The idea that many restaurant workers have to work two or three jobs to make ends meet, and STILL almost never get benefits, is mind-blowing. How did we get here? And now that we have time to think about it, we need to change it up. A little close-to-affordable health care and child care would be a nice touch, too. Is that socialist, or just caring about our community?
I love you.
This is the first Fork article I’ve read entirely (sorry) and the only time I’ve ever submitted a comment to anything ever written. But regarding the piece about the shortage of restaurant staff (and its perceived reasons), I wholeheartedly agree 100% with you and I hope a lot of people learn from this.
-While other food writers would try to stop you from reading as much food stuff as you can, we’d never do you like that, so hear us now when we tell you about The Bite, a new sister publication to our BEST FREAKING FOOD FRIENDS at Edible New Mexico. “I think of The Bite as Edible’s alter ego—a dirtier, dishier, bolder collaborator in the adventure of eating food and drinking drinks in New Mexico (and occasionally beyond).” That sounds kind of like The Fork (we’re dirty as hell), but we take it as flattery.
-We’ve dispatched an emissary to the new Golden Land Café on St. Michael’s Drive because they have EVERYTHING from sushi and noodles to poke and New Mexican items. We’re pumped to hear what the writer says. Y’all been there?
-Word on the street is that Chang’s Dumplings lost its chef and will no longer have an outpost at downtown food hall CHOMP. Huge bummer for dumpling fans and we hope things get better.
-Meanwhile, on Johnson Street in Santa Fe, the sign for Italian spot Pranzo has gone up on the former Shohko Sushi building. We know we’ve told y’all about this before, but the sign going up means it might be ready soon. Fingers crossed?
-Lastly in local food/sign jazz, a sign for a new Mexican restaurant called Dos Amigos recently appeared on the former Souper Salad location in Midtown. Y’all, there has never been a better time for taco fans in Santa Fe.
-Heads up, Tyson Chicken fans—the biggest-ass chicken company in the dang country has recalled 8.5 million pounds of frozen, fully cooked chicken over possible listeria contamination. We’d point out if you’re still buying Tyson chicken, you’re pretty much supporting the devil, but still—don’t get sick.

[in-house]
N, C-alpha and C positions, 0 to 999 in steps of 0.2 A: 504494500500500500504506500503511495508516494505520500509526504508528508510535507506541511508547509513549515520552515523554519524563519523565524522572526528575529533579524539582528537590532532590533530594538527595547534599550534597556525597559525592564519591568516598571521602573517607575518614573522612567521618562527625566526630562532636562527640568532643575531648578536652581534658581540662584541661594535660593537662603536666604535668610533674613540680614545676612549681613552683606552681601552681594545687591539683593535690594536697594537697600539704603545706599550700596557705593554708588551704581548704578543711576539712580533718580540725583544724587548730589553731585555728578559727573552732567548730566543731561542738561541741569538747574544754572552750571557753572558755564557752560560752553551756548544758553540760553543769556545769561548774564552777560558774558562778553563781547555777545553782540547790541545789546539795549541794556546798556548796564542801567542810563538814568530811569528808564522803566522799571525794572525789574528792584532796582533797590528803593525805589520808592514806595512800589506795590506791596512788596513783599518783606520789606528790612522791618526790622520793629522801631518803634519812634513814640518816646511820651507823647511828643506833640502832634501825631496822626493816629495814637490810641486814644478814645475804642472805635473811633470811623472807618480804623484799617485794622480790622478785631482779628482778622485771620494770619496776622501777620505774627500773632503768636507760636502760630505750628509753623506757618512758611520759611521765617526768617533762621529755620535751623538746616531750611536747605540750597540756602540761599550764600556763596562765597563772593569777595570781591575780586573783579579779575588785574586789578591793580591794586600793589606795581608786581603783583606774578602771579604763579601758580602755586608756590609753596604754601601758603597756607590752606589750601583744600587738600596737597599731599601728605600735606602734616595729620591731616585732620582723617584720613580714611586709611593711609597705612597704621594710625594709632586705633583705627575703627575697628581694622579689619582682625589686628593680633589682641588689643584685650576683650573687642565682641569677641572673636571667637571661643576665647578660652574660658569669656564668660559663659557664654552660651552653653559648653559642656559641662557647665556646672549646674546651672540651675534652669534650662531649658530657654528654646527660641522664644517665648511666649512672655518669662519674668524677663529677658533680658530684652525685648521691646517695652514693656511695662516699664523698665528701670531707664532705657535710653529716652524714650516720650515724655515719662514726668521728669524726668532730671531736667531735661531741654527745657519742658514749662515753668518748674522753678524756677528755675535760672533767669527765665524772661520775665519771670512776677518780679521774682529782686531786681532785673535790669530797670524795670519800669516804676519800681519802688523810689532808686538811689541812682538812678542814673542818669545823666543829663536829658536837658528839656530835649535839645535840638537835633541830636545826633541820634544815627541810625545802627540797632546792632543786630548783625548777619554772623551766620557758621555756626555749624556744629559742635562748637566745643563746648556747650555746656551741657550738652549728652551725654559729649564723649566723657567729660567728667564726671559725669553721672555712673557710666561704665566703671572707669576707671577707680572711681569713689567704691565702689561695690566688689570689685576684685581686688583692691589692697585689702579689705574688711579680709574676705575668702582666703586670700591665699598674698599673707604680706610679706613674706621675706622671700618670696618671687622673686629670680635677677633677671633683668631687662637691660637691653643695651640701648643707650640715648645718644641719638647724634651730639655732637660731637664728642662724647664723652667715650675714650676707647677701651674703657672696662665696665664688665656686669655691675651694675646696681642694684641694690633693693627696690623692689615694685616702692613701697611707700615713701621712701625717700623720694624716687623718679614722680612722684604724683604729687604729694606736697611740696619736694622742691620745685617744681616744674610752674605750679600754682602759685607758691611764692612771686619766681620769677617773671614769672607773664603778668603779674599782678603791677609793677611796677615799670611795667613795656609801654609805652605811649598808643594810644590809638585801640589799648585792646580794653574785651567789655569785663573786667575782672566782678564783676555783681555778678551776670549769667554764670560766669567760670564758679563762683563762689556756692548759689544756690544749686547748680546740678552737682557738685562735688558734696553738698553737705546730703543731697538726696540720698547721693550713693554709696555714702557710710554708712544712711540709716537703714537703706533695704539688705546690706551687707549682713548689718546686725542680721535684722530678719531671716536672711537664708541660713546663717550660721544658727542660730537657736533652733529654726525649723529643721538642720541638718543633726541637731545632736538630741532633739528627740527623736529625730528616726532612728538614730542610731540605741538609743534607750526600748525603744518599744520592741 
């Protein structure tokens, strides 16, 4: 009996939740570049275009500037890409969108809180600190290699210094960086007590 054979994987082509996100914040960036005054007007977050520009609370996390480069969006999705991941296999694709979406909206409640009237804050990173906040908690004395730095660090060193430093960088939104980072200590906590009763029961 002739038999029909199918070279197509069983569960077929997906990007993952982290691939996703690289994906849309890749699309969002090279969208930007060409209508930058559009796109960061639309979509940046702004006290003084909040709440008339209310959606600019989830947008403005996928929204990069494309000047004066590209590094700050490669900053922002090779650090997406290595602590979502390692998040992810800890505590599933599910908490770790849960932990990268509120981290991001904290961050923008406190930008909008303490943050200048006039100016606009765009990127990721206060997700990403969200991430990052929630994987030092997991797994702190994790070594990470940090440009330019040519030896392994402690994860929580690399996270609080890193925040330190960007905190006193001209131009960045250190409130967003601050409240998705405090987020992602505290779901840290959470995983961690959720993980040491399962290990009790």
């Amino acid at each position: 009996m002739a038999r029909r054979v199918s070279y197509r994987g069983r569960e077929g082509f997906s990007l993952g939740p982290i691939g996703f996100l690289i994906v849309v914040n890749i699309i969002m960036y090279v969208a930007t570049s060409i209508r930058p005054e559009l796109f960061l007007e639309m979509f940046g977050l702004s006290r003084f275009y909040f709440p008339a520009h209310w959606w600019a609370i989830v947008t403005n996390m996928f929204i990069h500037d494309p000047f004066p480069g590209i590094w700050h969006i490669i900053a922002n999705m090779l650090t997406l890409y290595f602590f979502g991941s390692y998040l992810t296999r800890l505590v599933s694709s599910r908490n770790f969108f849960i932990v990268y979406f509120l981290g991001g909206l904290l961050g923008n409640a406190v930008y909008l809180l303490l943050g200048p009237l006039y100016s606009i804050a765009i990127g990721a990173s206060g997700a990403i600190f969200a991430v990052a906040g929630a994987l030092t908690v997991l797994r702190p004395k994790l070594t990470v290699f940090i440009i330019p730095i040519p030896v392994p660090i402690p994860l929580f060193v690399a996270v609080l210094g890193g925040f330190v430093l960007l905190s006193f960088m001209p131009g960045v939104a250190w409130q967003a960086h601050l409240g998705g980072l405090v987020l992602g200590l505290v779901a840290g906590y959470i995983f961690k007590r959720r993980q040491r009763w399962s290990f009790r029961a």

-Eater-dot-com’s Amanda Kludt has been killing it over there while covering the great 2020/2021 delivery surge. In Kludt’s most recent piece, find out who’s really in charge when it comes to delivery workers.
-Turns out Gordon Ramsay was filming in Cornwall, England, and inadvertently ruined a couple’s wedding. First off, if Gordon Ramsay is around your wedding, count yourself lucky because he’s cool and cooks like an emmer-effer, and secondly, Ramsay reportedly took to Twitter-dot-com to offer the newlyweds a free meal. Class. Fucking. Act. Meanwhile, they’ve got a killer story forever and, like, can probably shut up.
-Taste-of-Home-dot-com just got the memo about why so-called Mexican Coke is better than American (we mean the soda). Show of hands, Fork Fans, who already knew this whole time without this dumb website acting like they’ve got the scoop of the century.................it’s all of us? Yeah, Taste-of-Home-dot-com, it’s all of us.
-Lastly in not-just-local news this week, Popsugar-dot-com continues to act like sometimes going to Trader Joe’s is a personality trait while also shining a light on a cheese that tastes like garlic bread that is available at the grocery chain. Ummmm, yes. We’ll set aside how weird we think full articles on Trader Joe’s are to point out we want that cheese.
A Totally Scientific Breakdown of The Fork’s Correspondence
In this week’s print edition of SFR, the regular staff had some pretty amazing brekkie b’s from the sound of it.
Number of Letters Received
*Sorry we called you monsters.
Most Helpful Tip of the Week (a barely edited letter from a reader)
“It’s ‘gauntlet,’ you fucking idiot.”
*Lots of folks wrote us about this, so we think you should follow this link
Actually Helpful Tip(s)
“I saw they have triple stuffed Oreos now.”
*Now here’s something with which we can all do something!